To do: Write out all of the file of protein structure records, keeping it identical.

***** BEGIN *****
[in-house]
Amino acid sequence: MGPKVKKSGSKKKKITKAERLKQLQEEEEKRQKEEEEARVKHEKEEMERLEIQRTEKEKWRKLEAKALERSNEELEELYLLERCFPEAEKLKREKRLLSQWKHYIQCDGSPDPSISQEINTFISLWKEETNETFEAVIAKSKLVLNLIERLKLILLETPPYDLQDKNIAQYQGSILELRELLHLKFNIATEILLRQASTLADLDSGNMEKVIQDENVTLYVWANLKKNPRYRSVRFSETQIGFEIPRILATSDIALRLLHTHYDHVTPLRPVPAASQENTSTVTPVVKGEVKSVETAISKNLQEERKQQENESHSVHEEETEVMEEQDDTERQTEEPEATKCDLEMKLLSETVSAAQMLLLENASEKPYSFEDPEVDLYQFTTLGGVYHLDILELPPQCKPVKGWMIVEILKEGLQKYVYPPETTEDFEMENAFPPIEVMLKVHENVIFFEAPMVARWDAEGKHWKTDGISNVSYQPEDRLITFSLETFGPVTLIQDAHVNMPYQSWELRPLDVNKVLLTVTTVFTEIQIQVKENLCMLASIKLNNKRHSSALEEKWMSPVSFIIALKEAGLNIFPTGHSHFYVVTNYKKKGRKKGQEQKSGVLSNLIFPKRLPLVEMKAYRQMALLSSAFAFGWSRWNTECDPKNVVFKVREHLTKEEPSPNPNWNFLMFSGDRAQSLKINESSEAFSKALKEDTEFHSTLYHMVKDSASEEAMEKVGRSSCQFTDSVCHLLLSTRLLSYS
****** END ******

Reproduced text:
[in-house]
Amino acid sequence: MGPKVKKSGSKKKKITKAERLKQLQEEEEKRQKEEEEARVKHEKEEMERLEIQRTEKEKWRKLEAKALERSNEELEELYLLERCFPEAEKLKREKRLLSQWKHYIQCDGSPDPSISQEINTFISLWKEETNETFEAVIAKSKLVLNLIERLKLILLETPPYDLQDKNIAQYQGSILELRELLHLKFNIATEILLRQASTLADLDSGNMEKVIQDENVTLYVWANLKKNPRYRSVRFSETQIGFEIPRILATSDIALRLLHTHYDHVTPLRPVPAASQENTSTVTPVVKGEVKSVETAISKNLQEERKQQENESHSVHEEETEVMEEQDDTERQTEEPEATKCDLEMKLLSETVSAAQMLLLENASEKPYSFEDPEVDLYQFTTLGGVYHLDILELPPQCKPVKGWMIVEILKEGLQKYVYPPETTEDFEMENAFPPIEVMLKVHENVIFFEAPMVARWDAEGKHWKTDGISNVSYQPEDRLITFSLETFGPVTLIQDAHVNMPYQSWELRPLDVNKVLLTVTTVFTEIQIQVKENLCMLASIKLNNKRHSSALEEKWMSPVSFIIALKEAGLNIFPTGHSHFYVVTNYKKKGRKKGQEQKSGVLSNLIFPKRLPLVEMKAYRQMALLSSAFAFGWSRWNTECDPKNVVFKVREHLTKEEPSPNPNWNFLMFSGDRAQSLKINESSEAFSKALKEDTEFHSTLYHMVKDSASEEAMEKVGRSSCQFTDSVCHLLLSTRLLSYS